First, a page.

SJ Howell, the executive director of Montana Women Vote, raised concerns over not knowing what kind of qualification checks the state health department would put into place if it eliminated continuous eligibility. The proposal would change how often the eligibility of a person is checked but does not change the qualifications to qualify for Medicaid programs.

“We have not seen a clear proposal of what will replace 12-month continuous eligibility, and without this information, it's really hard to understand what the impact will be on the lives of Medicaid enrollees,” Howell said.

Jon Ebelt, a spokesperson for the state health department, said Wednesday there weren’t specifics available about what the new approach would be. Details would be available closer to implementation, he said, and communicated to Medicaid clients.

Kristin Page-Nei, the government relations director with the American Cancer Society Cancer Action Network, said if cancer patients lose health care coverage due to small and temporary changes in their income, it would be difficult or impossible to continue their treatment.

“For those cancer patients who are mid-treatment, a loss of health care coverage could seriously jeopardize their chance of survival. Being denied access to one cancer care team could have a significant impact on an individual's cancer prognosis and the financial toll that the loss of coverage would have on individuals and their families could be devastating,” Page-Nei said.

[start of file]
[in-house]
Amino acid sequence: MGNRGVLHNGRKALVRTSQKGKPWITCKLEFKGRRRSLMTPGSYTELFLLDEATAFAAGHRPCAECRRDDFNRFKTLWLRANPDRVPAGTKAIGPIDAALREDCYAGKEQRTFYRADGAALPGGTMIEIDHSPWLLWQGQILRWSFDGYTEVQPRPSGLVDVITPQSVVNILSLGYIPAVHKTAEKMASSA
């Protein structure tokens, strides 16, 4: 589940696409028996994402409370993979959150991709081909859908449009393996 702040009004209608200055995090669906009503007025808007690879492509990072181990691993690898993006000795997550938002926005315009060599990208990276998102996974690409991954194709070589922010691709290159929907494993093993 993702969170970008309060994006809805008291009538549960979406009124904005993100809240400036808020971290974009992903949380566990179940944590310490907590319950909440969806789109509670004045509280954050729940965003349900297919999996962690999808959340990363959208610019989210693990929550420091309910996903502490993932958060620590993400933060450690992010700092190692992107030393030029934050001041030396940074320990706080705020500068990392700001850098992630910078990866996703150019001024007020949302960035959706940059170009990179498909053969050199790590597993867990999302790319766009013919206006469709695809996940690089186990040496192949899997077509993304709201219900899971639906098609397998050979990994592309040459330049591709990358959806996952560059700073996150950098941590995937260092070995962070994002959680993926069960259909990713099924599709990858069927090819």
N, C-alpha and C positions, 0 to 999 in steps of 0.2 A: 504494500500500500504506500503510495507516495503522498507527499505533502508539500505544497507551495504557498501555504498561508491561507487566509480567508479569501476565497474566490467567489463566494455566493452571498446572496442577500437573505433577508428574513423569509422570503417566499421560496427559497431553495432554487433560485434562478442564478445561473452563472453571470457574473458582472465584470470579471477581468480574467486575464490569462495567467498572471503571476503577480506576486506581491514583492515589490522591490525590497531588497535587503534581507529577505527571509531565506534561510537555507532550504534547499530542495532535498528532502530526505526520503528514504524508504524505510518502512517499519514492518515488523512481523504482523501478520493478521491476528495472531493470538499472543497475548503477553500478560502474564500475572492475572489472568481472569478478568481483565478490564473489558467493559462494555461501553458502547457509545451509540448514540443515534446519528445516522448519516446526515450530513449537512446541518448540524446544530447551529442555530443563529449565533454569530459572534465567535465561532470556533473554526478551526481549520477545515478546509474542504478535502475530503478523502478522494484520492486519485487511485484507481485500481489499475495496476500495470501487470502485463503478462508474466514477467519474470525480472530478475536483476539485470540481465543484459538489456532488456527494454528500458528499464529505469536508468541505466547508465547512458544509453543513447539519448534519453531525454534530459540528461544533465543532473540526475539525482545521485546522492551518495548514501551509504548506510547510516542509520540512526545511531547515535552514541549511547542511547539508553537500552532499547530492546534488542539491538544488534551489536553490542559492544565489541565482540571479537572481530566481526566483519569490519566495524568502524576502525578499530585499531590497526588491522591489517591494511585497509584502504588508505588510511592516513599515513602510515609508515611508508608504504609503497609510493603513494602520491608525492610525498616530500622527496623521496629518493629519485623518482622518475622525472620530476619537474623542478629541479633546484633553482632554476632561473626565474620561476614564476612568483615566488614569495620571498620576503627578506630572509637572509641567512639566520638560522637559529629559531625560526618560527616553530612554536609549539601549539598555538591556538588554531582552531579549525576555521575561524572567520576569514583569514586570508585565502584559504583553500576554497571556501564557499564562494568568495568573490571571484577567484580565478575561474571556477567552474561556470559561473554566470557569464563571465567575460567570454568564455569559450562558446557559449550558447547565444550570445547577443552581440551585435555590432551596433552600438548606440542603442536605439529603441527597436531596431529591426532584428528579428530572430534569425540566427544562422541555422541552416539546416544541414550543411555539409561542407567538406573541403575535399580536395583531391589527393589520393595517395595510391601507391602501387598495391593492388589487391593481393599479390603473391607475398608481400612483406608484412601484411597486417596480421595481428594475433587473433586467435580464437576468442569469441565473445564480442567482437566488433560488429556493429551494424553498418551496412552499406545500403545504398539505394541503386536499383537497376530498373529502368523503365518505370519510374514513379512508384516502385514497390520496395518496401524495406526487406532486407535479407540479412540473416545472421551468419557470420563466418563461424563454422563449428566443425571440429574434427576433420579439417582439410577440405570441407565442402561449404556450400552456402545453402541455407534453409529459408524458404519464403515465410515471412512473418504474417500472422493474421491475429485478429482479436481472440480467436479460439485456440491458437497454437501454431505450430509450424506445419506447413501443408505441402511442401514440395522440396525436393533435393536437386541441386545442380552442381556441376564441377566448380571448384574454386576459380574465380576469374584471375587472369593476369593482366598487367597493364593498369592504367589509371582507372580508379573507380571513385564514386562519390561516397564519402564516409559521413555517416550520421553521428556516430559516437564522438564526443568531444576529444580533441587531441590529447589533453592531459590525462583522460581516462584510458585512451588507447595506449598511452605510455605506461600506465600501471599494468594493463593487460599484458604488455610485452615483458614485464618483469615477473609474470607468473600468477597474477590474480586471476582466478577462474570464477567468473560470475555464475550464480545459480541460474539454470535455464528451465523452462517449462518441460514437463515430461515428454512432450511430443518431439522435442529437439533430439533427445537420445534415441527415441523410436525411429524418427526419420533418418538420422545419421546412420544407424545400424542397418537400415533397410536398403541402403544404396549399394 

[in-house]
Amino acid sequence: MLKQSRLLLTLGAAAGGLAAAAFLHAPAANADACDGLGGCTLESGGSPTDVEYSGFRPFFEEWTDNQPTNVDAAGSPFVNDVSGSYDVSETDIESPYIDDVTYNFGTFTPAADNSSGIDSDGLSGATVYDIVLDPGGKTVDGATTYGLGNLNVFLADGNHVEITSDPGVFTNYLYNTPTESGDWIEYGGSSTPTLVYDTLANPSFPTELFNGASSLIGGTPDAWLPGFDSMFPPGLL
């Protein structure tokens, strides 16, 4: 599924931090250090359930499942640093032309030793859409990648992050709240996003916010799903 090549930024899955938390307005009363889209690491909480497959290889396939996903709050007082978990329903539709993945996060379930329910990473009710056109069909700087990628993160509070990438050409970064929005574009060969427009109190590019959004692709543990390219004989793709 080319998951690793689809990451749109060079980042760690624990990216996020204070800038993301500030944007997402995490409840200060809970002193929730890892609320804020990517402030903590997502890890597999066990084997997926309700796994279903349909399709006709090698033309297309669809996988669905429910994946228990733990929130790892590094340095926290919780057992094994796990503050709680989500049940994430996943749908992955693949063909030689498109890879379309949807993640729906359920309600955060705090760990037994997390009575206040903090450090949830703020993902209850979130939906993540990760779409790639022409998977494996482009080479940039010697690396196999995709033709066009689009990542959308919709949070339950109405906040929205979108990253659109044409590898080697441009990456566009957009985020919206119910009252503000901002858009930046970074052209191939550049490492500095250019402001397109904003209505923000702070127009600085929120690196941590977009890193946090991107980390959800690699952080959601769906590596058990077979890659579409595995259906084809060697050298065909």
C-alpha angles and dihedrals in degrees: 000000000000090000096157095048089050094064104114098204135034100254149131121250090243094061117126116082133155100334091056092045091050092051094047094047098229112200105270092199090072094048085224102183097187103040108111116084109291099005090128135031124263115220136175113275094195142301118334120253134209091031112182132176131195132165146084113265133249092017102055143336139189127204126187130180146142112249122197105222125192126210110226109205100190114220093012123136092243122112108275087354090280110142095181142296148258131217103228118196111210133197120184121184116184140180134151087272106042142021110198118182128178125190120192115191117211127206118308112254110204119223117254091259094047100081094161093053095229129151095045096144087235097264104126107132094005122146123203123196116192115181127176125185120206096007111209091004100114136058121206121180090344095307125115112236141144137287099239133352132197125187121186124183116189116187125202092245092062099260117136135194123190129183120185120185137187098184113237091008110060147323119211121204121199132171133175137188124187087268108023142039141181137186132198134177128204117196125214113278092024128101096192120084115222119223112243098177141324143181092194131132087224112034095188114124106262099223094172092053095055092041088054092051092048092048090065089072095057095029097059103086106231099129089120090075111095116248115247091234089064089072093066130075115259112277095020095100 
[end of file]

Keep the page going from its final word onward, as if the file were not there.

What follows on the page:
Joe Rosette, the chief executive officer of Rocky Boy Health Center, said Medicaid expansion has allowed Native Americans to begin to adequately address health disparities that lead to that population dying nearly 20 years earlier than whites in Montana. Just over 16% of those covered on Medicaid expansion are Native American.

Removing continuous eligibility during the pandemic would further erode any gains, Rosette said.

When the change, if the waiver is approved by the federal government, would take effect is unclear. The state is asking for a retroactive implementation date of July 1, to reflect the start of the fiscal year when the new budget started. But it also said it would not implement any changes until the federal state of emergency tied to COVID-19 expires, because if it made the change before then Montana would lose out on additional federal money it’s receiving because of the pandemic. The Biden administration extended that for another 90 days on July 20.

The public comment period on the proposed change is open through Aug. 31. People can comment by sending mail to Department of Public Health and Human Services, Director’s Office; 111 North Sanders Street; P.O. Box 4210; Helena MT 59604; c/o Mary Eve Kulawik; by calling 444-2584, sending a fax to 444-1970; or emailing dphhscomments@mt.gov.

Montana Budget & Policy Center

Shaping policy for a stronger Montana.

MBPC is a nonprofit organization focused on providing credible and timely research and analysis on budget, tax, and economic issues that impact low- and moderate-income Montana families.